A Person’s a Person No Matter How Small

‘I Hate You,’ my child screams at me. ‘Well, you aren’t my favorite person right now either, but I LOVE YOU. Now, you’re grounded, or go to your room, or no car keys for a month.’  How many times does that play out in our homes? Learning the rules and testing the boundaries of our lives is not an easy process either as a parent or a child.

Pope Francis’ monthly intention is ‘That the lay faithful may fulfill their specific mission, by responding with creativity to the challenges that face the world today.’  Being a loving parent, shaping and instilling moral character as well as virtues and conscience, definitely fit the description of a specific mission. One that needs creative care to meet the challenges of nurturing competent, empathetic, passionate members of society.

In today’s Gospel, Jesus says, ‘”I have told you this so that you may not fall away. They will expel you from the synagogues; in fact, the hour is coming when everyone who kills you will think he is offering worship to God.’

As I reflected on this, I recalled a recent conversation with two of my twenty-something adults while driving home from a family gathering. ‘So you’re saying that if you know you are going to have a baby with downs syndrome, or another defect, you shouldn’t have the choice to abort it, (NPR) even considering all the long-term care and expenses that family will have?’  I answered again, ‘No. A person’s a person, no matter how small’, using my favorite quote from Dr. Seuss.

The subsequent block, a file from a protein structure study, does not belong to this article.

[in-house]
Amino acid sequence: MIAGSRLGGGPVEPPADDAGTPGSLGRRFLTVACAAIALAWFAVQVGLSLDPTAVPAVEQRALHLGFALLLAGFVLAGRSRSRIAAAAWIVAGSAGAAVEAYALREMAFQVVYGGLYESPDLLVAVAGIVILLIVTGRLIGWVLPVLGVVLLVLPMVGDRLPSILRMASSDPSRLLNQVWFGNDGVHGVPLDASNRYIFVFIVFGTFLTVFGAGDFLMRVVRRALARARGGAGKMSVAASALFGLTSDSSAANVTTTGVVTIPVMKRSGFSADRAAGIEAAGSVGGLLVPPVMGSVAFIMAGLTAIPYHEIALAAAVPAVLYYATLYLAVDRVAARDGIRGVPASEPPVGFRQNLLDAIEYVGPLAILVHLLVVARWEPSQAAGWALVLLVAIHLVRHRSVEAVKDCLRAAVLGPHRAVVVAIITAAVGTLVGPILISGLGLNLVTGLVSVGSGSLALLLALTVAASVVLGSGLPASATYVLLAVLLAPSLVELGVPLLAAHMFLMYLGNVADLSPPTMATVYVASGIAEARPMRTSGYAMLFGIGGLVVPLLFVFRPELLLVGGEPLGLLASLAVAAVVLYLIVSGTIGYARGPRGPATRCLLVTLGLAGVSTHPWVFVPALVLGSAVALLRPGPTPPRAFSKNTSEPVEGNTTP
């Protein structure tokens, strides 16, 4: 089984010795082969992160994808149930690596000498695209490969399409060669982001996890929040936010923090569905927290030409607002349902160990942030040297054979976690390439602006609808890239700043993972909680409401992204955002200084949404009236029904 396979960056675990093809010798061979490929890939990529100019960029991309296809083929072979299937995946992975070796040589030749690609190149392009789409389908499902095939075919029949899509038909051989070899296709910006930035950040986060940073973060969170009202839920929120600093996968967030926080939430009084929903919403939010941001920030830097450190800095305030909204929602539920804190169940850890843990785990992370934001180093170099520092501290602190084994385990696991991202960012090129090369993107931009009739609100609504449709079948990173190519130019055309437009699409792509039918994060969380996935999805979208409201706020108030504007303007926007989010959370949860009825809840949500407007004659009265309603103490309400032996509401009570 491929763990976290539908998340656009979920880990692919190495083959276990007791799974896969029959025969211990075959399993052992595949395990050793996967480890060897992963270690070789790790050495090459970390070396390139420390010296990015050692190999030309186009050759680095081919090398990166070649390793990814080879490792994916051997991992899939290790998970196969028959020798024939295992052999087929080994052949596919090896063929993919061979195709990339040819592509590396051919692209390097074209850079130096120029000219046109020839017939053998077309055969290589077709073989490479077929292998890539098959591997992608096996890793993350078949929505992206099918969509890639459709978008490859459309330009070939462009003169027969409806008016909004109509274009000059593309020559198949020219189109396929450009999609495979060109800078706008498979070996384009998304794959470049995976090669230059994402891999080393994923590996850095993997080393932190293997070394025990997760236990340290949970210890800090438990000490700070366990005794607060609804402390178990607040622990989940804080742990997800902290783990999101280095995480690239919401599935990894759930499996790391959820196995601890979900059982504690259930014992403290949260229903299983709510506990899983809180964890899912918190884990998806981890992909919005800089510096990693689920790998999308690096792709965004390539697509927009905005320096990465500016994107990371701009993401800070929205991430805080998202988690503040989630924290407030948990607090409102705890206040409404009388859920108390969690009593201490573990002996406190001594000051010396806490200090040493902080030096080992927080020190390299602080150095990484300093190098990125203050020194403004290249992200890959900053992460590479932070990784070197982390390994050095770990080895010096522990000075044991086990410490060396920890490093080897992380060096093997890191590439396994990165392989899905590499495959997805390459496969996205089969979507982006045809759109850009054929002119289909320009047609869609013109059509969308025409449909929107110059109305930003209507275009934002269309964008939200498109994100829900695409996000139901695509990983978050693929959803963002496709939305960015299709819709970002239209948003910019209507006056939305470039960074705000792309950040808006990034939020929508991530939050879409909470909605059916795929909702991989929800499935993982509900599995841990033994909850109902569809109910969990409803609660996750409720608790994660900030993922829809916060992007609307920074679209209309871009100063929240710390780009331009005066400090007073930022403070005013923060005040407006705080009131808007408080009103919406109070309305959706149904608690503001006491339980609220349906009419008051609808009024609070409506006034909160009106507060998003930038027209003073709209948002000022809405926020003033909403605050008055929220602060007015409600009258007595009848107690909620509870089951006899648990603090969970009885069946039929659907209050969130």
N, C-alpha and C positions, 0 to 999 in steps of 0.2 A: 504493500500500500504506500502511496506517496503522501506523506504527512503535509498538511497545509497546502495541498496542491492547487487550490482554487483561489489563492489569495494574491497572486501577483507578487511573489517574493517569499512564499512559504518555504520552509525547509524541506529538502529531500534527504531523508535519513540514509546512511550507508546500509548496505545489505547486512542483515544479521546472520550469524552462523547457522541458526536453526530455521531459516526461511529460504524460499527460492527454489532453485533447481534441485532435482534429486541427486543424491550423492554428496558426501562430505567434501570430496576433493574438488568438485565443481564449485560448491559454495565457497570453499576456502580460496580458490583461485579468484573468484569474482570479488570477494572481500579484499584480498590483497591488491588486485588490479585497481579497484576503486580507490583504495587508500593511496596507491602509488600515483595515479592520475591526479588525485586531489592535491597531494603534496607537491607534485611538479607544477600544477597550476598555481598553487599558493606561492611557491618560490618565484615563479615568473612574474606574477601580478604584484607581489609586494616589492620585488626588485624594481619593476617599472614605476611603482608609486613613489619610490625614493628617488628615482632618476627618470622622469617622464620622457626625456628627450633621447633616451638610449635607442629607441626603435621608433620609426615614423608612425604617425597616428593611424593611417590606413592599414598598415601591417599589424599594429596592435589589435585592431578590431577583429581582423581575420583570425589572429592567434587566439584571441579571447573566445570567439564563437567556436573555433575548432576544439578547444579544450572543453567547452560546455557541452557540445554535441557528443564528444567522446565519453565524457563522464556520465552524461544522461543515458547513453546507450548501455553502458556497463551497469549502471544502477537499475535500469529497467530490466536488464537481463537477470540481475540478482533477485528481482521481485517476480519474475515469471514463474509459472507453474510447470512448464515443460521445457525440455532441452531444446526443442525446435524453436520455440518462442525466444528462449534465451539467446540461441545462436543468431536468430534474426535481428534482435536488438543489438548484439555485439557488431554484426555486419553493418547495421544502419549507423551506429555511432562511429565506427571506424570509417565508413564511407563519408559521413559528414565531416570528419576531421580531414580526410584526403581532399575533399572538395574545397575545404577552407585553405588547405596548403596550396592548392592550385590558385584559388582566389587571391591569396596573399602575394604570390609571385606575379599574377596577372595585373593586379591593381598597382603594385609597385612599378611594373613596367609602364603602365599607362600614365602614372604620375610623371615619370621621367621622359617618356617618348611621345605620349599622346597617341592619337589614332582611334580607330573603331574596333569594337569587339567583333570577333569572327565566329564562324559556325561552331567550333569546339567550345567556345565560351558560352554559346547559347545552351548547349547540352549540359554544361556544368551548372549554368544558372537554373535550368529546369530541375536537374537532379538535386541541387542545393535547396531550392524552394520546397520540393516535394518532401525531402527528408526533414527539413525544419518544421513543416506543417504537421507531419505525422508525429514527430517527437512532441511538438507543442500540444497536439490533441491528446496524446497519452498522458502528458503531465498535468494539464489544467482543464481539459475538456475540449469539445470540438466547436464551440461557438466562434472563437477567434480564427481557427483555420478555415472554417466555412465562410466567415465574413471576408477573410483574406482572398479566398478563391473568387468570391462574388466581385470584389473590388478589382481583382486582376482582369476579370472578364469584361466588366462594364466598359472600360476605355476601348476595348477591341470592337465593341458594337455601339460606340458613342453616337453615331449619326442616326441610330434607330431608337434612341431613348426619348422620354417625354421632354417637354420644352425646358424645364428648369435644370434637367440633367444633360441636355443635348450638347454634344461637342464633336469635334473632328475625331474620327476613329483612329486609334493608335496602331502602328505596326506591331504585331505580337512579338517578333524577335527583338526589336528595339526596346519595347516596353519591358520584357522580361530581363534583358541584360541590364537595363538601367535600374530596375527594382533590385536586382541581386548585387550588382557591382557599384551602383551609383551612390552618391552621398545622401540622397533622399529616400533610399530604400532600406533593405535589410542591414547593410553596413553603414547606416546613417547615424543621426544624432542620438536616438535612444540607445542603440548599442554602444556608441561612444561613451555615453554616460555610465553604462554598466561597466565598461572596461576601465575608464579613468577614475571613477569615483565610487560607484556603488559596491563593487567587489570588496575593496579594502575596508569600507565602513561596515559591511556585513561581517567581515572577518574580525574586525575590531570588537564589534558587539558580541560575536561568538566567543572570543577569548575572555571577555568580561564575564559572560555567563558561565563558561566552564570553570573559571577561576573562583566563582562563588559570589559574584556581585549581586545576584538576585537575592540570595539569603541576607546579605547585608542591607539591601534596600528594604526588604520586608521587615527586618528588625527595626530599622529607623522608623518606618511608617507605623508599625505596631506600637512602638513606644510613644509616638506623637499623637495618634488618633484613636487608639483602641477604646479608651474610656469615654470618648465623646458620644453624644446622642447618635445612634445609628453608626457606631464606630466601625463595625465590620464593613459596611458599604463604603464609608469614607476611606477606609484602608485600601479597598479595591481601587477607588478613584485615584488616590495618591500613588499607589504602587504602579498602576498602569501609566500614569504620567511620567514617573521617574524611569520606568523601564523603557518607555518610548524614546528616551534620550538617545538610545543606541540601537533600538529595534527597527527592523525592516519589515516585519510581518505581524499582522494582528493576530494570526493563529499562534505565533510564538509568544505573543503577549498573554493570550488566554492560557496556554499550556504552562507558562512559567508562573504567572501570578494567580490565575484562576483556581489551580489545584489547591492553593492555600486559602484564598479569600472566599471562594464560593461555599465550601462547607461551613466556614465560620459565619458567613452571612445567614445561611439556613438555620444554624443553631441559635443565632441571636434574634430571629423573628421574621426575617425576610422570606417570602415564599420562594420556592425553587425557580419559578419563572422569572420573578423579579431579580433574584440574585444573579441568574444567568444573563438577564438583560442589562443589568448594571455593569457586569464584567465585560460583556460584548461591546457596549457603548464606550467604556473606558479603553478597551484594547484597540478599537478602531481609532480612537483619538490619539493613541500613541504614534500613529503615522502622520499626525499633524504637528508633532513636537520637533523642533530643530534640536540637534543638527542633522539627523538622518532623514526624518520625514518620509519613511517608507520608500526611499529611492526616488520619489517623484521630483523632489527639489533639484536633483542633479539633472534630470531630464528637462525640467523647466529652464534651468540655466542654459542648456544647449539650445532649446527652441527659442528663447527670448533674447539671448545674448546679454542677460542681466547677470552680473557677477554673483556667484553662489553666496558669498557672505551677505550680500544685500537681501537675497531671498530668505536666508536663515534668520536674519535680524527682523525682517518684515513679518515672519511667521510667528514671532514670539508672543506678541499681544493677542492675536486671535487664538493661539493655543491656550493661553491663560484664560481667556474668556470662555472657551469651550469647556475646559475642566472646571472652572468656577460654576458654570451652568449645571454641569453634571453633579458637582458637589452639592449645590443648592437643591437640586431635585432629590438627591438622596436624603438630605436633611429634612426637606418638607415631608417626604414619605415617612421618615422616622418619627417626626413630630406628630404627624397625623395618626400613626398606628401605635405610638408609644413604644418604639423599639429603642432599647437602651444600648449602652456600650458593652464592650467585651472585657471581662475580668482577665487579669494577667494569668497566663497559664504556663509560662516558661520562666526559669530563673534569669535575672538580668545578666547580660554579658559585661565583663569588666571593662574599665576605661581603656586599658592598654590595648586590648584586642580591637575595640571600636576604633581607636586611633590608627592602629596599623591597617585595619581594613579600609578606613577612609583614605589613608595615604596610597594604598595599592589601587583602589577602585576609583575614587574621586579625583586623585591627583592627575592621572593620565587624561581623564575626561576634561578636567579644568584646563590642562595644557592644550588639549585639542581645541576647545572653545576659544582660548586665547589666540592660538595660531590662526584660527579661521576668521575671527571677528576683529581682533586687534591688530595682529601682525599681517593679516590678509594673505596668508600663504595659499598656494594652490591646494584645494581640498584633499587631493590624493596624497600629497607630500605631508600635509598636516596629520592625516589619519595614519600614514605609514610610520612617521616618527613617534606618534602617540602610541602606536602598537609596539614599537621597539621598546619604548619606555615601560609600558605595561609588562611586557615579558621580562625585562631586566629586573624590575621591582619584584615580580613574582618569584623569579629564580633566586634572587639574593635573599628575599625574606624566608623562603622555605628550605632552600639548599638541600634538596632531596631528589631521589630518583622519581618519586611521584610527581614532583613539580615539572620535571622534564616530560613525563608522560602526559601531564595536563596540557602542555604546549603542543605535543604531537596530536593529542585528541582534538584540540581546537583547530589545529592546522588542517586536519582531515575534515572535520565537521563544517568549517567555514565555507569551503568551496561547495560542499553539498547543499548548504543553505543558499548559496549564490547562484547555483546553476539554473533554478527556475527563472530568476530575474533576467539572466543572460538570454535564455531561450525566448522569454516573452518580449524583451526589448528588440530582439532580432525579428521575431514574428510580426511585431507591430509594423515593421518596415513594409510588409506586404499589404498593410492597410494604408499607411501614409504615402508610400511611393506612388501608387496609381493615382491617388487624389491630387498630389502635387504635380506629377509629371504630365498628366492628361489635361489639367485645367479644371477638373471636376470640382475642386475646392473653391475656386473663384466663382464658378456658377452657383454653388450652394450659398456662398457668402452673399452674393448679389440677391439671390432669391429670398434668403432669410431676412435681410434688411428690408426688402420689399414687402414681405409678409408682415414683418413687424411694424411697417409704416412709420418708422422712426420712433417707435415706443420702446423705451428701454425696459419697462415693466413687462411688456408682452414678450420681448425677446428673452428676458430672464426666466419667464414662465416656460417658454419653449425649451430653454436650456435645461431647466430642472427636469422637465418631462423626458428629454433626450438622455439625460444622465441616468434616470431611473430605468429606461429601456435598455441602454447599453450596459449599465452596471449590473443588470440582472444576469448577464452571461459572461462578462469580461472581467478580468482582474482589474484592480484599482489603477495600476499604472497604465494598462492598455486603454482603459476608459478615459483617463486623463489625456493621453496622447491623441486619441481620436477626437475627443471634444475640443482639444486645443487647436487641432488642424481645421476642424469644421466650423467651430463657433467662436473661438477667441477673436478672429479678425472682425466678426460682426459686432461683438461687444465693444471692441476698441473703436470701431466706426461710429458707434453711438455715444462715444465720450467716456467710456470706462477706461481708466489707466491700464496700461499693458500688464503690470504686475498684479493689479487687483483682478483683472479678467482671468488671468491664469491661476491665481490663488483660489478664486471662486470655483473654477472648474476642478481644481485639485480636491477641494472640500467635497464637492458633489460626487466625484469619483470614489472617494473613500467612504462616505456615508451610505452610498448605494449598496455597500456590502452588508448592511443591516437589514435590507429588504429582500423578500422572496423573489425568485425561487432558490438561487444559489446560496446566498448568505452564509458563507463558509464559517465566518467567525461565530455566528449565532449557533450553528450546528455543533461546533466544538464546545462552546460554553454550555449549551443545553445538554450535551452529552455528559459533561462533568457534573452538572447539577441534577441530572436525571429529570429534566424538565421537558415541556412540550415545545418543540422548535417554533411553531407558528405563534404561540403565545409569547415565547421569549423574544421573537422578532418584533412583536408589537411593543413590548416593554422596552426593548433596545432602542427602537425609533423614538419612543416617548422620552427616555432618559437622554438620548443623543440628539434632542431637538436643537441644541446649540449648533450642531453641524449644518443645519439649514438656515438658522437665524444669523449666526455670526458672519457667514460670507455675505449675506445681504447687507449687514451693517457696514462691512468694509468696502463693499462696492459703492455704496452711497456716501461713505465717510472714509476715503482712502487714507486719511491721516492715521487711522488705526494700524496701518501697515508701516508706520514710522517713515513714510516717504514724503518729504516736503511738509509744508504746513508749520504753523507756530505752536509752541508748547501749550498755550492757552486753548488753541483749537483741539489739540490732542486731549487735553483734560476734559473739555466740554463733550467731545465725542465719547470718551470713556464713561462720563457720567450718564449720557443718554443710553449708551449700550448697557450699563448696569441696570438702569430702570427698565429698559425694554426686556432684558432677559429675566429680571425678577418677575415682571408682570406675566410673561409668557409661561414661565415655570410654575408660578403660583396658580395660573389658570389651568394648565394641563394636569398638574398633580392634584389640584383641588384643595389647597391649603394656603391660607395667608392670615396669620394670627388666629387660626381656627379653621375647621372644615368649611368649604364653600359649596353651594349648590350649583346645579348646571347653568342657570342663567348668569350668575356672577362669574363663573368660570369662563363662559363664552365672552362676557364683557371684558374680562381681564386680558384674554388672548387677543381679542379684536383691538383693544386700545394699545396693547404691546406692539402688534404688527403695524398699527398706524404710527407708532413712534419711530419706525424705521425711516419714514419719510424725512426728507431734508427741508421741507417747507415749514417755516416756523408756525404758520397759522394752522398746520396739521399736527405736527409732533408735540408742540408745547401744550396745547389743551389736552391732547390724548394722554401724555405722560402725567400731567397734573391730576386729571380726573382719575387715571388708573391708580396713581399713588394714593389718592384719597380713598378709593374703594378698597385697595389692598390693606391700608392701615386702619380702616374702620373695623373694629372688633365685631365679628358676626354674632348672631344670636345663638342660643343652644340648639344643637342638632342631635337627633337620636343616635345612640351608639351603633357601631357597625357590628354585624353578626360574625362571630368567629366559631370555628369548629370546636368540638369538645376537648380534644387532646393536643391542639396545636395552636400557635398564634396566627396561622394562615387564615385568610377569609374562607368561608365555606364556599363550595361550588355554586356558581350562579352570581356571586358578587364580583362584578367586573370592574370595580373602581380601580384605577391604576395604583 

There are those of this world who would hate me and call me a hypocrite, in light of the fact that I had an abortion as a young adult and immediately regretted the decision to end my baby’s life almost 34 years to the day of this reflection. Does the world hate me; maybe. Does God? No, my confessors tell me. No, I hear from the leaders on my Rachel’s Vineyard retreat. No, Jesus tells me as I kneel in adoration, or when I receive communion, or when I bow my head and pray.

As the conversation in the car continued, my eldest expressed regret at having spoken about abortion 20 minutes prior. Do I bring up the fact that the next baby I carried, the one sitting right next to me, had a congenital birth defect, and had I known at the time, I would not have chosen abortion, not ever again? Do I bring up the fact that an abortion rips you apart as well as your baby, no matter how small?  No, instead I chickened out, using exhaustion as my excuse. I am very well aware of how challenging it can be to have a child with special needs, but each and every person is uniquely made and has his or her own challenges, no matter how small or large, to be dealt with throughout life.